Pope Paul VI’s was not the only prophetic voice. In a 1994 interview with the Wall Street Journal, Blessed Mother Teresa of Calcutta said that “The so-called right to abortion has pitted mothers against their children and women against men.” (Wall Street Journal, 2/25/94, p. A14) It is interesting that she mentions abortion as a cause of division between men and women. In abortion, the wonderful fulfillment of the unitive act, namely a child, is destroyed, thus creating a rift in the dignity of every human being. Studies have shown that the effects of abortion are felt by both men and women on a variety of levels. Sex without an openness to life is selfish. For a clearer understanding of why this is so, it is necessary to once again return to Theology of the Body of JP II. In it he says that every sexual act which makes use of artificial forms of contraception is an act of lying with the body. This is because every conjugal act of a husband and wife is meant as a re-iteration of their wedding vows; it is the body’s participation in the sacramentality of marriage. When this is removed, sex becomes just an experience and not an authentic gift of self to one another. Something is held back.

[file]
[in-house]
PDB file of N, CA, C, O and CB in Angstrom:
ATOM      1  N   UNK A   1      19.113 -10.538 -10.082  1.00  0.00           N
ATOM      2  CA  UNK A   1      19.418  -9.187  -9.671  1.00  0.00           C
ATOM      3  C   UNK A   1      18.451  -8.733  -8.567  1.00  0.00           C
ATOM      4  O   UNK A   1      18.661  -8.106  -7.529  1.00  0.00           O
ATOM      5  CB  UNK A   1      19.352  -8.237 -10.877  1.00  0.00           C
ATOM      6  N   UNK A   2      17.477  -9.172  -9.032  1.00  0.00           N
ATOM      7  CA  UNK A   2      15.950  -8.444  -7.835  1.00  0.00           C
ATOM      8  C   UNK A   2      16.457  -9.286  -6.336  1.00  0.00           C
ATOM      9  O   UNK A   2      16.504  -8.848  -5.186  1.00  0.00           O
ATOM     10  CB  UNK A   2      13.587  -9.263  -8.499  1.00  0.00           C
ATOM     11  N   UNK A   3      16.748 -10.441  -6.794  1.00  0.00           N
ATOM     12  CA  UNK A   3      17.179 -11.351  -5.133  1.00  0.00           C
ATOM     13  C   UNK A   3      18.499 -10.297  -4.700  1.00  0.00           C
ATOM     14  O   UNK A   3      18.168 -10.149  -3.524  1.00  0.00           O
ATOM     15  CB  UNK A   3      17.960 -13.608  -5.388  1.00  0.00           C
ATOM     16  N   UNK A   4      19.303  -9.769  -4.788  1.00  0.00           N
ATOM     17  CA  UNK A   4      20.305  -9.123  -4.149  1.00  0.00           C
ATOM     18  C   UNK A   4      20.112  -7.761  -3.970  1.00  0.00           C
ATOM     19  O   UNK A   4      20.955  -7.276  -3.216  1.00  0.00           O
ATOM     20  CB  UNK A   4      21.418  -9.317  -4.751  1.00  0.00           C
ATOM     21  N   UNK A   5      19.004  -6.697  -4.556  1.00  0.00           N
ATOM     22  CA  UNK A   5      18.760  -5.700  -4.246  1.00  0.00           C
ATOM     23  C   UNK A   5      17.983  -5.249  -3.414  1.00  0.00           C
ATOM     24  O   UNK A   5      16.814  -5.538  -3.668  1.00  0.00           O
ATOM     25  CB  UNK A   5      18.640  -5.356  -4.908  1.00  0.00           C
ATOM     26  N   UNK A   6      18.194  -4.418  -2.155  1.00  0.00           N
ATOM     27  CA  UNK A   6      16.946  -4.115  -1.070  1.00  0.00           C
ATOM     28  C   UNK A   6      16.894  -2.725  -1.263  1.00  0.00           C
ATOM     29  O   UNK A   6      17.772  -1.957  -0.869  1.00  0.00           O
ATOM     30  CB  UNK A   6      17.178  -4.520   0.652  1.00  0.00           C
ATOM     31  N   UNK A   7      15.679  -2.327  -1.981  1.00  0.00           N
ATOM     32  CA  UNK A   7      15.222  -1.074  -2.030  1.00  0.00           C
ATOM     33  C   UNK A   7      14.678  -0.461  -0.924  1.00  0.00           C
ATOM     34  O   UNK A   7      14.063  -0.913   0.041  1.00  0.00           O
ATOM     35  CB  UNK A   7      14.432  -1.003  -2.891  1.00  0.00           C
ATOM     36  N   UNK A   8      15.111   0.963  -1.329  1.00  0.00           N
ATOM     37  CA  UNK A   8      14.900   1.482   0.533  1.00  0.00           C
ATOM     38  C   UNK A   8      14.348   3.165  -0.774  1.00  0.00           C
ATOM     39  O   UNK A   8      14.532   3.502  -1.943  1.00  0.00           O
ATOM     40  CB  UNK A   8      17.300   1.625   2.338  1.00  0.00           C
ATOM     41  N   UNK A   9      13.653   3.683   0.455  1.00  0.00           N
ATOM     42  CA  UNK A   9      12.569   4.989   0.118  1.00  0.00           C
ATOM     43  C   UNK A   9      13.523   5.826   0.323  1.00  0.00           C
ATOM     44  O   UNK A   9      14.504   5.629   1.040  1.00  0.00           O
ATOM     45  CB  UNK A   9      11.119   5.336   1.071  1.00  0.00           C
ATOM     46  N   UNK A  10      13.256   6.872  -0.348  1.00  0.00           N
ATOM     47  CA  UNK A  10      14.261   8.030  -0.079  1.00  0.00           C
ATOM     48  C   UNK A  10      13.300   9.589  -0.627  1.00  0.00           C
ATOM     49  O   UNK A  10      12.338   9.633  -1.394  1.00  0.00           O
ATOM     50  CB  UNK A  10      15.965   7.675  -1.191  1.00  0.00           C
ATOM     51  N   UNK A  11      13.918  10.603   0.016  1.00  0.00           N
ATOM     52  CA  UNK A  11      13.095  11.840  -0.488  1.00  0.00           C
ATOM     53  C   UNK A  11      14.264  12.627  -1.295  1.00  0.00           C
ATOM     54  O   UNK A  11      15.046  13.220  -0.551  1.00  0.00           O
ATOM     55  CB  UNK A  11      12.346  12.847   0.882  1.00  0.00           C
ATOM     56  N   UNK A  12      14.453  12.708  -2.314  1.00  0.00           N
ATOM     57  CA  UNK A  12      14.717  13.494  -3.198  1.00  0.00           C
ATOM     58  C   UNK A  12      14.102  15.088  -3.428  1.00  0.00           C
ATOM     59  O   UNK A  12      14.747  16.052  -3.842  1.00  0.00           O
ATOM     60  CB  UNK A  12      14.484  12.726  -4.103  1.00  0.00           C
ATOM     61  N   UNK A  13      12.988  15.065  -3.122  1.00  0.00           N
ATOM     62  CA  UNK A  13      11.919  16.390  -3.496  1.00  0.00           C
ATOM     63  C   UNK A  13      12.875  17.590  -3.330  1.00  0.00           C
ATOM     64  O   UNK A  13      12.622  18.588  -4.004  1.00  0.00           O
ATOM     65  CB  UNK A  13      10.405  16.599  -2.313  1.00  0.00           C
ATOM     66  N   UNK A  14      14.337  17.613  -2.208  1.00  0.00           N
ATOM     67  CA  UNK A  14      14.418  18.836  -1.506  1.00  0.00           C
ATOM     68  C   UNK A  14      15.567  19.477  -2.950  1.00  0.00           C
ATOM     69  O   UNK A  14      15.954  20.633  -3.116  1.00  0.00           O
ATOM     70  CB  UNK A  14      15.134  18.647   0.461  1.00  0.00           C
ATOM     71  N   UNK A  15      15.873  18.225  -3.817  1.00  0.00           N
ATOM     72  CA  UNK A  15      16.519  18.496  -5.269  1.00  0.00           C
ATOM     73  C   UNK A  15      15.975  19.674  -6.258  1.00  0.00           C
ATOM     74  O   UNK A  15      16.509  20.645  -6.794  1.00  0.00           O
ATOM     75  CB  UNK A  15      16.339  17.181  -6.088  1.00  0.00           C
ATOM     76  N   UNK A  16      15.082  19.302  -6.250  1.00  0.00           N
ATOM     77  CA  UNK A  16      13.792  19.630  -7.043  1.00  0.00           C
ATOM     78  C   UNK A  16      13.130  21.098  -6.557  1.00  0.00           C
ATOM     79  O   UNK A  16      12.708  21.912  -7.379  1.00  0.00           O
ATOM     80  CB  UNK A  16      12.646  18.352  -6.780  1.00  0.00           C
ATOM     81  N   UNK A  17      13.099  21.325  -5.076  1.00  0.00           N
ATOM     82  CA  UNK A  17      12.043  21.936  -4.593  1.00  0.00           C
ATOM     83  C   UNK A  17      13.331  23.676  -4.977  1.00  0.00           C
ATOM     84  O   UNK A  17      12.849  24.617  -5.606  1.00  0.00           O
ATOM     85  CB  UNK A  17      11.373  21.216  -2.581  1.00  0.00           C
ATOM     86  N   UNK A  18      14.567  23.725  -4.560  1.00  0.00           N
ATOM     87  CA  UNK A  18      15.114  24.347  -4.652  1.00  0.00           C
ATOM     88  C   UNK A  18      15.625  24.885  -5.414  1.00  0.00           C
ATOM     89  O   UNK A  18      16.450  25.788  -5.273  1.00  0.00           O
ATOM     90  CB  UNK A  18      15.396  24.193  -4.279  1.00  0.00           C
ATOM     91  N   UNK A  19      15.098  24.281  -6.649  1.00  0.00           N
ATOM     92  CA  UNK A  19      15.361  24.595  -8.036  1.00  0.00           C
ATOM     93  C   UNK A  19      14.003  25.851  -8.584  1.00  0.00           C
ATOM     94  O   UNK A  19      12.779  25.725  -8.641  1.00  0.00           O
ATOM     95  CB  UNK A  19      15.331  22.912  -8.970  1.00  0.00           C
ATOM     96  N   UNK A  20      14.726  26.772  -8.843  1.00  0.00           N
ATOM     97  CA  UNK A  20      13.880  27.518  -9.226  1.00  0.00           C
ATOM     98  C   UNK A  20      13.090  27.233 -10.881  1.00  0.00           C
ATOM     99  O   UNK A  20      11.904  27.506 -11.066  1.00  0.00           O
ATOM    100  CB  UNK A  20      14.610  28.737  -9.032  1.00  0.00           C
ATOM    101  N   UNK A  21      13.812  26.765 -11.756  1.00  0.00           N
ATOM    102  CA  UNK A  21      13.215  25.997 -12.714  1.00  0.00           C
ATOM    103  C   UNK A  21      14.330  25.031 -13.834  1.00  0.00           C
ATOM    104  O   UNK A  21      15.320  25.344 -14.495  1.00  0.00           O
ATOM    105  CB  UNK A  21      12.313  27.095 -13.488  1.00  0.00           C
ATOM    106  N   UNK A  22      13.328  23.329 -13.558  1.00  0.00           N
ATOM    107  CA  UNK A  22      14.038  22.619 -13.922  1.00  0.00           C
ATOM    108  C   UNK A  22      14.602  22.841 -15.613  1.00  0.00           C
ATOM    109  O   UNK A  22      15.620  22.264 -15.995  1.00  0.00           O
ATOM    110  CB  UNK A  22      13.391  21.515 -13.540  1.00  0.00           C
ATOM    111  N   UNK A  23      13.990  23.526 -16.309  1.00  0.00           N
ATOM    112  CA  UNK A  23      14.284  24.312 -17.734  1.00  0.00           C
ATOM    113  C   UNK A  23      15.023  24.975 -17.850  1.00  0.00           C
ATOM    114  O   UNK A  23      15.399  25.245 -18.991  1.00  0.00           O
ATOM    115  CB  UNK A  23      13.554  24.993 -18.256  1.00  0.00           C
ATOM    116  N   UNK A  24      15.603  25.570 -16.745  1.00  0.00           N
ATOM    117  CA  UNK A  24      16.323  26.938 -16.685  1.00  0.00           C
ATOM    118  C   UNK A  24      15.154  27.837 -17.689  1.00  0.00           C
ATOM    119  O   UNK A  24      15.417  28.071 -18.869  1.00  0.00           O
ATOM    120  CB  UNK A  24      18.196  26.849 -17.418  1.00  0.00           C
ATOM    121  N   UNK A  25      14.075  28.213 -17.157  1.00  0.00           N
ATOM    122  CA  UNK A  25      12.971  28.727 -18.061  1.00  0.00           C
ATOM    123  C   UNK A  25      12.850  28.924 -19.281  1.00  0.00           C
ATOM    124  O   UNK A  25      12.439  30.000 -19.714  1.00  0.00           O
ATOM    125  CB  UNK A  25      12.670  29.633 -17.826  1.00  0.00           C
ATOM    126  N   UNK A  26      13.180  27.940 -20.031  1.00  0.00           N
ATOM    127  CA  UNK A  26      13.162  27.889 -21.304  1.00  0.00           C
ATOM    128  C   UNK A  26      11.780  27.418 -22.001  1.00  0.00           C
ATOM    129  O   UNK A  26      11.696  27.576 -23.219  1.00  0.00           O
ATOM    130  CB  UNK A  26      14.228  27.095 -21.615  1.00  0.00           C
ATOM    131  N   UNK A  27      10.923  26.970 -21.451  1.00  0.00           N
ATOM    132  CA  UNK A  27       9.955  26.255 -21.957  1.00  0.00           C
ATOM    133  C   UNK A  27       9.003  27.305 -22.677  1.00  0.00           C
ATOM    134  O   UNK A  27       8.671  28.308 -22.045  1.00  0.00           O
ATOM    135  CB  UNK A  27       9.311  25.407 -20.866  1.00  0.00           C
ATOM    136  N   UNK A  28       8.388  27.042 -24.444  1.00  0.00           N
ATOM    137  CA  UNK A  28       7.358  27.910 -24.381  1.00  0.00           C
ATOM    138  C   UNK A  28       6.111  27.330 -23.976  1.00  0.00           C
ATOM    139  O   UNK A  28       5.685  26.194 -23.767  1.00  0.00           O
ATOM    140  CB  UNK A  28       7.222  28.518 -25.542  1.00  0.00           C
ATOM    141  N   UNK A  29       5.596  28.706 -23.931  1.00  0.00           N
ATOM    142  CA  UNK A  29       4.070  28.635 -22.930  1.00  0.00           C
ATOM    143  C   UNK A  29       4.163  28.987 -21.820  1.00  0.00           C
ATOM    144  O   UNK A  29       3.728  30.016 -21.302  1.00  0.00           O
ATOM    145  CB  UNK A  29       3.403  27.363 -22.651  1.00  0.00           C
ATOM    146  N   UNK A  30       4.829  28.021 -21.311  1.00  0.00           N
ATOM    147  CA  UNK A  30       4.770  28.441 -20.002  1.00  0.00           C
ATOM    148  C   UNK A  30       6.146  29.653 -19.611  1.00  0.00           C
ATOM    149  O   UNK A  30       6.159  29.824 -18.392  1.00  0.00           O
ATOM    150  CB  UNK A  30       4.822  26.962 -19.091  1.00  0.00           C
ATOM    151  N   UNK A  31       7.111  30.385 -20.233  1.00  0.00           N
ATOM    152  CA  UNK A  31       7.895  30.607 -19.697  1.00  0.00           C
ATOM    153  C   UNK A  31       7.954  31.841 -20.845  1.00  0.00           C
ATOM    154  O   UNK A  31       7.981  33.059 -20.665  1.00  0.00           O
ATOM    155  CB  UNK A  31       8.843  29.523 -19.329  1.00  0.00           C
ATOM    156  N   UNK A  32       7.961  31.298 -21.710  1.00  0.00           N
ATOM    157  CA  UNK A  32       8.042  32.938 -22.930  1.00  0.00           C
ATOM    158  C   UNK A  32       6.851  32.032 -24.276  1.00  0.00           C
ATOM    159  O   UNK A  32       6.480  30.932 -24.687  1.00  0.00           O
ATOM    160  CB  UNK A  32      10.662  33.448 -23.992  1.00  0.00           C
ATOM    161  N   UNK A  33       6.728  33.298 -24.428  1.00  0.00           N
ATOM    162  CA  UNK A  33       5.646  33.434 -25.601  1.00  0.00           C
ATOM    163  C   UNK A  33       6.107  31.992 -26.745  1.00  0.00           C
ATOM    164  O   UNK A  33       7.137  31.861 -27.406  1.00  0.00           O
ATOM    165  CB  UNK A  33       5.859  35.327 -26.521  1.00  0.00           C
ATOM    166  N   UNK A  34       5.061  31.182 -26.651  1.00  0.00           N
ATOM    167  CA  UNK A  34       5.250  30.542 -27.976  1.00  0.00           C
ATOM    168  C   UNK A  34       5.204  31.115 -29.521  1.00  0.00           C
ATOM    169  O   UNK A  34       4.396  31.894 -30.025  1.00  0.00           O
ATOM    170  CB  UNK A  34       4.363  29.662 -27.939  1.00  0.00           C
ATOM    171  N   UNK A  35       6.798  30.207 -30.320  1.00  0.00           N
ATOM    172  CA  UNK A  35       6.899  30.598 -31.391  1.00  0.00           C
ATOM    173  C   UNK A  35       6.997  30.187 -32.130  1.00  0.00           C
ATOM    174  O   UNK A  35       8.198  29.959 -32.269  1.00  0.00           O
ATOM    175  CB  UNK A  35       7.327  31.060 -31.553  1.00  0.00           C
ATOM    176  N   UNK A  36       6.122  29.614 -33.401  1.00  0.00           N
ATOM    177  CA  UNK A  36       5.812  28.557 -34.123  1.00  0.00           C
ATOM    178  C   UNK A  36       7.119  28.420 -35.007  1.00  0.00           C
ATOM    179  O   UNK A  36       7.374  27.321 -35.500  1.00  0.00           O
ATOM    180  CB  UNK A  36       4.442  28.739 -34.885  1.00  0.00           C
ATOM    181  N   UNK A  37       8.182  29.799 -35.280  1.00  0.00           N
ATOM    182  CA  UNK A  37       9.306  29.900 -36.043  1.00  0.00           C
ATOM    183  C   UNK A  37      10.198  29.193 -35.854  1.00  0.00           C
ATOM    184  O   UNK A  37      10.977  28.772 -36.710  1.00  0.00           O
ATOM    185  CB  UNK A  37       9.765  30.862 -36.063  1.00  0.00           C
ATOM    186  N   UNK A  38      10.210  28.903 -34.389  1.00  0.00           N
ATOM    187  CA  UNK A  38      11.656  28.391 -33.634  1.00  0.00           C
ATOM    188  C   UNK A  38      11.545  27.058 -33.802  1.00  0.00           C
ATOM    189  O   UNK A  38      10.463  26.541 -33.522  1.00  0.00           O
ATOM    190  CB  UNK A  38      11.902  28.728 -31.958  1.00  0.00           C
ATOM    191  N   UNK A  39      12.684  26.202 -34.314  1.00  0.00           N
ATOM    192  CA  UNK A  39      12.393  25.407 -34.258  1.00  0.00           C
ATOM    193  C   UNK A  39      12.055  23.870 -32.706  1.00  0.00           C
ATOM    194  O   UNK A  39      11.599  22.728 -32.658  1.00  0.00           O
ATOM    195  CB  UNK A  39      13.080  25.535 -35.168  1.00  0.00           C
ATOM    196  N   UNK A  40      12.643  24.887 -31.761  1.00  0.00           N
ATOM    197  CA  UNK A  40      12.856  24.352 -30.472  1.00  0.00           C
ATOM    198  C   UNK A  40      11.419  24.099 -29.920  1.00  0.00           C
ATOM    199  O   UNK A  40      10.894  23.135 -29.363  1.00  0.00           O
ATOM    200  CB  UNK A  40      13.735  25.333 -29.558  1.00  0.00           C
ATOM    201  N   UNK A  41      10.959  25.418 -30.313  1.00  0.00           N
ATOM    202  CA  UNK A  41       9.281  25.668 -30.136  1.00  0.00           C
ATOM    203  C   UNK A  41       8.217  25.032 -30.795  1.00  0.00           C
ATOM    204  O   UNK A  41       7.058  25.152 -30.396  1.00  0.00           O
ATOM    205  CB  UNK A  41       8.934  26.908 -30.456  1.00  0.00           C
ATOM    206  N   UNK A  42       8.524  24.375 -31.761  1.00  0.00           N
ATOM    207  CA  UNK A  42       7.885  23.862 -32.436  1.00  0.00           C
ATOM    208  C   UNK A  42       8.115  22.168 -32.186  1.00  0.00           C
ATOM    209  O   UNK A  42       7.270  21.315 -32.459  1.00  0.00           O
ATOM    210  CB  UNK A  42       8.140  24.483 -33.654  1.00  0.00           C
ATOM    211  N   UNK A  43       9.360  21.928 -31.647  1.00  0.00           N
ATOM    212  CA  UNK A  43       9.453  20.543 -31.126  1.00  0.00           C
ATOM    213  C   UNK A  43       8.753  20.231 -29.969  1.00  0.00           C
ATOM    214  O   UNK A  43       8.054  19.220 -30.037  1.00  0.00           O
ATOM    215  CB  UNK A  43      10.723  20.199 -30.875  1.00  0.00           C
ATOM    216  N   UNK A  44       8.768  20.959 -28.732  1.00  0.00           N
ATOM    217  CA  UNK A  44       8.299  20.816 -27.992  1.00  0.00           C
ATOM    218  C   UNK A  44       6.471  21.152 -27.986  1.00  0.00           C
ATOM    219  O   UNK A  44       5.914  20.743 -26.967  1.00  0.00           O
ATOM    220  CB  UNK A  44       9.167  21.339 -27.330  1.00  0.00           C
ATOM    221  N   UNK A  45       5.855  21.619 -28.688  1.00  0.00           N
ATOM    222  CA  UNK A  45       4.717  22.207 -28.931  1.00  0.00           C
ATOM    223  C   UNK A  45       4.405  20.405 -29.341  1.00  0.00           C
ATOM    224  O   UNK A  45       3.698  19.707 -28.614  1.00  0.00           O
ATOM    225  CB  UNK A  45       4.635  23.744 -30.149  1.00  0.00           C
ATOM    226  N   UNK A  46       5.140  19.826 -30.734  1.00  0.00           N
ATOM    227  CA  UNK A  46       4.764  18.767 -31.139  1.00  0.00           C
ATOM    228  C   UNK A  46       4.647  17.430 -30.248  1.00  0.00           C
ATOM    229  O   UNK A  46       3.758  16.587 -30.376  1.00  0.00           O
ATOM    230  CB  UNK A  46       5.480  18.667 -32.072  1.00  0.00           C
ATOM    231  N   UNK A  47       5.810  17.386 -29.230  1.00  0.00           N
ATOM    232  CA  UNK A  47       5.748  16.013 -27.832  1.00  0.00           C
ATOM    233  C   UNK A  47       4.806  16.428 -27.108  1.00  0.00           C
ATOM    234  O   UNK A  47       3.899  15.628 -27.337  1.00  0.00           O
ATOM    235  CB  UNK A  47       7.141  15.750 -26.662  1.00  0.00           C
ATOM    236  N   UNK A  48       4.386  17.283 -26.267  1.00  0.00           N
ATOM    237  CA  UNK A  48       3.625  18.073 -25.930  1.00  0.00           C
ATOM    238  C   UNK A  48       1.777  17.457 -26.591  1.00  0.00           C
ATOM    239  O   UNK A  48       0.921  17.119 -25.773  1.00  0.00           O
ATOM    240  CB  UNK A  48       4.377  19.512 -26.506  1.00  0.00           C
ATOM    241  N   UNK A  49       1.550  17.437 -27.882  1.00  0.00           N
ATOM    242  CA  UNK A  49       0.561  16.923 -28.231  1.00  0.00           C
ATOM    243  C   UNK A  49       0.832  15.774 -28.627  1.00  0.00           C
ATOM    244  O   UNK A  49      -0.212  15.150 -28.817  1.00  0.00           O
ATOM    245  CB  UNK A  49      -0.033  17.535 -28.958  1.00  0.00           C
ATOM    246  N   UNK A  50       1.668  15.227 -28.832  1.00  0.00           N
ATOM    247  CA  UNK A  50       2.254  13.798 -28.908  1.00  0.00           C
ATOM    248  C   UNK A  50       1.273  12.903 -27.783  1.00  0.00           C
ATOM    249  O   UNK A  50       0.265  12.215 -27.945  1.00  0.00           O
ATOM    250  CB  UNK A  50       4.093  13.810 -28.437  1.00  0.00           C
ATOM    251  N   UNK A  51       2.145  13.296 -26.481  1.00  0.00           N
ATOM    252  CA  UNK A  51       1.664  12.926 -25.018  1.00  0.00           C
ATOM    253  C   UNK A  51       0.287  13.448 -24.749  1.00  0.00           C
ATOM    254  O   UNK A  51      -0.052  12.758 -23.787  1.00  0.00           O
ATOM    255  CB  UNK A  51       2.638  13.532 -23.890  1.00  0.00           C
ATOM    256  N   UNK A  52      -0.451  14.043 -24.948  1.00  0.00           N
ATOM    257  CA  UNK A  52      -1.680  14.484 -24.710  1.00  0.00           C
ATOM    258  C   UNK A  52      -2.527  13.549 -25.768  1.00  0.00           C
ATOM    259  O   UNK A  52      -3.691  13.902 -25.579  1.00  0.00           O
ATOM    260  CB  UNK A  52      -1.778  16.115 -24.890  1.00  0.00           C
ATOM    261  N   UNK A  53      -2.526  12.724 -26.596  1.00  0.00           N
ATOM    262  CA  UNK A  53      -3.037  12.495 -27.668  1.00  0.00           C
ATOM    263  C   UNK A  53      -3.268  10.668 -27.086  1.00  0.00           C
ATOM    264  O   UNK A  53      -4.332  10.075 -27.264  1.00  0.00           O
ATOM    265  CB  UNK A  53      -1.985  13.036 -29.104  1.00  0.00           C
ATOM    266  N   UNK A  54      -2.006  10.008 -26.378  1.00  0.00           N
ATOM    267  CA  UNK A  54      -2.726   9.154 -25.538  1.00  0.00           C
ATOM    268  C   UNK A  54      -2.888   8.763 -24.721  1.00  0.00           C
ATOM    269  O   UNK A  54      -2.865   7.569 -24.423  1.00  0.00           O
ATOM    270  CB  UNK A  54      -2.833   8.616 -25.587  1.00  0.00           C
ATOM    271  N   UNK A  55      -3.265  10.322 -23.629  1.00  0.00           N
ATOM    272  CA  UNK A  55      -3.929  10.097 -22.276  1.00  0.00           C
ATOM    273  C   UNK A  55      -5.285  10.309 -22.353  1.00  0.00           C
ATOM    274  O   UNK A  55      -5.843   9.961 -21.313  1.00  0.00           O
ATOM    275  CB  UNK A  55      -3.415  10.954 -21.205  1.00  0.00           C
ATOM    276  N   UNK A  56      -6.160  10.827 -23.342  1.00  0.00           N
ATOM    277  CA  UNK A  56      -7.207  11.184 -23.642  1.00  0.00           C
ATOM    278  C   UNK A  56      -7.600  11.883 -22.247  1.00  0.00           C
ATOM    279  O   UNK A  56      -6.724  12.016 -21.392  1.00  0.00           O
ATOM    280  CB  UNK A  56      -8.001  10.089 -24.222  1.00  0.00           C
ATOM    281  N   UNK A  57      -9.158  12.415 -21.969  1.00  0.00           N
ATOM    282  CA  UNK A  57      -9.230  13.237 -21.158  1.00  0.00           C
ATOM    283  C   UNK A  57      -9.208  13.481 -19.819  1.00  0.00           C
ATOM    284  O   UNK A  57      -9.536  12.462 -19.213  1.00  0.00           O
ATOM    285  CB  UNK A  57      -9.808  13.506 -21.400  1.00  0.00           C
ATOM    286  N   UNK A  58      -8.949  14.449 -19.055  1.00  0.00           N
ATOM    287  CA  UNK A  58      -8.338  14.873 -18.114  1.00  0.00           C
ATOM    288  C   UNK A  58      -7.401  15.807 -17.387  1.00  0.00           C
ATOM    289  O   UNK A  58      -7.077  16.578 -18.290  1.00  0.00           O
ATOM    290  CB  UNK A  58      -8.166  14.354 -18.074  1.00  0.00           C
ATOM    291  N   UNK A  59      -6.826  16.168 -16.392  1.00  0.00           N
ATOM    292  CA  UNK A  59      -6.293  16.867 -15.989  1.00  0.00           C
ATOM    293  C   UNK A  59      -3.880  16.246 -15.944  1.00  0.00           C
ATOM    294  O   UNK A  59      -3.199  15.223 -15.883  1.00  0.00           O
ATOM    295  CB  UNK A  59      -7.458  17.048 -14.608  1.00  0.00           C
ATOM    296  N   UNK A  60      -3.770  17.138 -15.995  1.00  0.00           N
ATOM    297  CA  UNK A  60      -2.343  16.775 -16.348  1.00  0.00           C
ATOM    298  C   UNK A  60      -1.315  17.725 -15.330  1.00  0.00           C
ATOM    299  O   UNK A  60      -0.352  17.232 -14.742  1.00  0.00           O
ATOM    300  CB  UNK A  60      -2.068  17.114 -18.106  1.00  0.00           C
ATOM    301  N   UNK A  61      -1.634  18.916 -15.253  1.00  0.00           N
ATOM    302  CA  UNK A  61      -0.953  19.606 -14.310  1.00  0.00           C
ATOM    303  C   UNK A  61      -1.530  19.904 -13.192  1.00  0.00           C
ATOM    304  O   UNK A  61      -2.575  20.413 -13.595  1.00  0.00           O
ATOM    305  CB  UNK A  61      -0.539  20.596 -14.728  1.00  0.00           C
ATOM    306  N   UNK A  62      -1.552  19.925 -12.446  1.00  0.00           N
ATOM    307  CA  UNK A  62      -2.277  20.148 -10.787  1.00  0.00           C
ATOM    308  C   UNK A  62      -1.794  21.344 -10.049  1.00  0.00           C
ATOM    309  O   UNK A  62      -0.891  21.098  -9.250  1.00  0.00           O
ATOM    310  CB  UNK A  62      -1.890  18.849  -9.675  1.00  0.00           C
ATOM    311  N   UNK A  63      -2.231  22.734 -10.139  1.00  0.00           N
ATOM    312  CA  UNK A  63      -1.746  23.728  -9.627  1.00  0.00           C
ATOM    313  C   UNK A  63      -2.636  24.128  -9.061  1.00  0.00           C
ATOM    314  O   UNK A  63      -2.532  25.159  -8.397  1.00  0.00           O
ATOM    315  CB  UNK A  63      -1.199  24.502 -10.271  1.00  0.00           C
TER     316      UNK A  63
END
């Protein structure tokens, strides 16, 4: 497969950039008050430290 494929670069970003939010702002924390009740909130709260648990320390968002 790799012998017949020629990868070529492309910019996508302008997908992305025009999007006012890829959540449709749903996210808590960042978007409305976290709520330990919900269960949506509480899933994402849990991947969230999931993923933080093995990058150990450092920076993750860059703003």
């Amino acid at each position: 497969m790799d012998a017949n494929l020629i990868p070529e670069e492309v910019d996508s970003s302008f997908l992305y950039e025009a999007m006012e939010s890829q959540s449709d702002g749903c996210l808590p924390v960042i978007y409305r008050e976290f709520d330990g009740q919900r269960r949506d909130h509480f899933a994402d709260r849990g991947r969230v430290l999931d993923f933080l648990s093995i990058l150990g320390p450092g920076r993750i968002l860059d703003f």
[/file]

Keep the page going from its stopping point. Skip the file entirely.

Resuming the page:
One more aspect of our culture that led to the current state of man and woman is the education young people are receiving. So much of educational philosophy today is based on concern with self-esteem rather than results. Some school districts go so far as to remove any form of competition from the school, even in PE classes. This has a detrimental effect on students, as it prevents their growth in areas related to personal maturity, especially the ability to think and reason. Why is this so? Well, by telling a student, “it doesn’t matter what grade you get as long as you tried and you feel good about yourself”, it creates a mindset which places no value on achievement due to hard work and sacrifice. When the element of sacrifice is removed, a student is shown that he/she can have anything he/she wants, as long as it makes him/her feel good.